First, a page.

“We have taken action against the small number  of those who were substantiated as having committed the fraud while working at the ATO. This includes termination of contract, administrative action, and criminal prosecutions.
“As a result of our actions, we are not aware of anyone currently working at the ATO who is suspected of committing the fraud.”
It said the ATO “has always treated fraud and corruption seriously and has zero tolerance for such behaviour”.
“We expect all ATO staff and contractors to act with the highest levels of integrity, and we will take all reasonable measures to prevent, detect and deal with fraud and corruption risk to the ATO,” the agency said.
More than 57,000 ‘perpetrators’ of GST fraud costing at least $2 billion
The auditor-general’s report noted that as of August 31 2023, criminal investigations resulted in more than 100 arrests and 16 convictions.
The report said the ATO estimates there have been more than 57,000 perpetrators of GST fraud, costing at least $2 billion.
“The total primary liabilities raised since the commencement of Operation Protego in mid-April 2022 to 30 June 2023 is $2 billion, with $2.7 billion in suspect GST refunds stopped prior to payment,” the report said.
The ATO had, as of August 31, recovered $123 million (including $67.6 million recovered via bank garnishees).
And penalties of more than $120 million have been issued to June 30 2023, with statutory interest about $220 million, and that “will continue to accrue on amounts not repaid”.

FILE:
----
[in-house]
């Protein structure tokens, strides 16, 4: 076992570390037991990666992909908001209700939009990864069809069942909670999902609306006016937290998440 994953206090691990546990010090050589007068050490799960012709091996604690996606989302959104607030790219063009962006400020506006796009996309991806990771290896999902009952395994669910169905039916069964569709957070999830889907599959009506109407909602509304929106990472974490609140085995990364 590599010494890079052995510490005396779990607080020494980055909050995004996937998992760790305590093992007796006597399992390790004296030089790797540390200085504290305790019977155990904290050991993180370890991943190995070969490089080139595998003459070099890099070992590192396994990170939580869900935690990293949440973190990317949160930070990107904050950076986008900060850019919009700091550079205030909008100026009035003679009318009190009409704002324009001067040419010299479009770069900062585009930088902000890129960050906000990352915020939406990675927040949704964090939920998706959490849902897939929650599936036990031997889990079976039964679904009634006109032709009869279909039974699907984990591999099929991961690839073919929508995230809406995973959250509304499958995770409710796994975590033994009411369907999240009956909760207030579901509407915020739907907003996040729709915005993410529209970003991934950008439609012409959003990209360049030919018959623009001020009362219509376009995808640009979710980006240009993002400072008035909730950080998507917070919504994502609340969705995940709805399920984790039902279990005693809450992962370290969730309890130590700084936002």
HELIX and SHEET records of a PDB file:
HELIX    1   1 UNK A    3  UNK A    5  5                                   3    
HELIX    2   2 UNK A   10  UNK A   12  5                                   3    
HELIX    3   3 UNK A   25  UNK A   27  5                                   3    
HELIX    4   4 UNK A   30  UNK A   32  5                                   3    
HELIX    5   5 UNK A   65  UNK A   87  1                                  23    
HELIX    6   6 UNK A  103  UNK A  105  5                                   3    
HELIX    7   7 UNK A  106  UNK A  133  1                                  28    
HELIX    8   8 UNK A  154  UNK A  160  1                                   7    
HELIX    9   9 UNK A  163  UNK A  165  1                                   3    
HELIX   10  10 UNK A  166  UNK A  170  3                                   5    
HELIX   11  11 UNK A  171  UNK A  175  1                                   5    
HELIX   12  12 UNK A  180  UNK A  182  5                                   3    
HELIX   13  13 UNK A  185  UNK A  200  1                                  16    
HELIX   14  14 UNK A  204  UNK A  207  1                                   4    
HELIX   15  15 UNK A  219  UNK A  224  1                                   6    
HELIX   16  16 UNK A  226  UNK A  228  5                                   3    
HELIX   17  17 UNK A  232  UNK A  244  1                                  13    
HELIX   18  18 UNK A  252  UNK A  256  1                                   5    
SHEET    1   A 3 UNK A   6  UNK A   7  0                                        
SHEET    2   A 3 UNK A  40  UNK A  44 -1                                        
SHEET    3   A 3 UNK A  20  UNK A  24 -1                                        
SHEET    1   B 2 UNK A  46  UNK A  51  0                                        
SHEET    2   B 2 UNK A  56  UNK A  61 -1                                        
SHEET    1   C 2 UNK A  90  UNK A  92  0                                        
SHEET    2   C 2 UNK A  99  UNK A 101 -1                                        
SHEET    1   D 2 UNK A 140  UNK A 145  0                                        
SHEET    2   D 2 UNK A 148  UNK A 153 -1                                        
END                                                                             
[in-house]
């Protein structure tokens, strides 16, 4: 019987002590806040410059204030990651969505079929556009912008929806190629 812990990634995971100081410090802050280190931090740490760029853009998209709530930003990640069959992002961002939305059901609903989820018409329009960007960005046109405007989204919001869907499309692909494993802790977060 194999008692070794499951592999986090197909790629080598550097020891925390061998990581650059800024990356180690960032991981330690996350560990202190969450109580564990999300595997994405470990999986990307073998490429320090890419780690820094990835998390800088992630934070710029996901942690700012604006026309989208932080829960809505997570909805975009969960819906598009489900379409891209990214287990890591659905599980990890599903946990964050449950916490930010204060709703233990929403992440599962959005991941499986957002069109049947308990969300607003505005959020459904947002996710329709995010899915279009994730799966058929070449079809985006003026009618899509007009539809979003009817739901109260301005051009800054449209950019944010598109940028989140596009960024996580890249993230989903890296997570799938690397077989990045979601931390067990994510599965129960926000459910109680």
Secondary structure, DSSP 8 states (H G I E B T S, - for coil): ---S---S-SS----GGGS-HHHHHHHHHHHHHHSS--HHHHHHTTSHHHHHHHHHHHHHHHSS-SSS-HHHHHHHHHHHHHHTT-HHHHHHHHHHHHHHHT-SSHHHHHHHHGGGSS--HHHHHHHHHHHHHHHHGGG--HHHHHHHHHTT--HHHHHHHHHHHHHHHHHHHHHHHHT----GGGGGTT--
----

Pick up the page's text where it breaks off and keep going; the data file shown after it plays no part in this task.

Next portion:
The ATO has not quantified the administration cost of Operation Protego “due to the significant manual estimation and apportionment of costs required”.
The report also noted that ATO’s chief internal auditor’s report of their review of Operation Protego on April 29 2023, states that the ATO’s analysis and assessment of its GST fraud risks is “not holistic or based on robust evidence”.
But since June last year the ATO has been “working towards clarifying the roles and responsibilities for assessing and managing GST fraud risks,” the report said.
In its response to the auditor-general’s report, the ATO said: “Fraudsters’ tactics continuously develop, and the environment is rapidly evolving.
“The ATO, like other tax administrations and organisations around the world, continues to face increasing fraud attacks, often seeking to subvert the improved client experiences offered through digitalisation,” it noted.
“Protecting the ATO’s systems and the broader tax ecosystem from fraud is a constant fight, and one that the ATO takes extremely seriously.
“We will continue to implement and build on the recommendations identified by the ANAO [Australian National Audit Office], which we consider will support the already improved management and assurance of fraud control arrangements for the GST.”
The ATO told ABC News that continued investments in the Serious Financial Crime Taskforce, the ATO, and its partner agencies, will enable them to “take strong action against individuals suspected of being involved in tax fraud”.
“Overall, the GST system is operating well with the vast majority of GST revenue collected voluntarily,” it said in a media statement.
“The ATO collected over $81 billion in GST revenue in 2022-23, a 10.5 per cent increase on 2021-22.”
The auditor-general’s report includes five recommendations aimed at strengthening assurance and improving responses to fraud events.
The ATO has agreed to these five recommendations in full.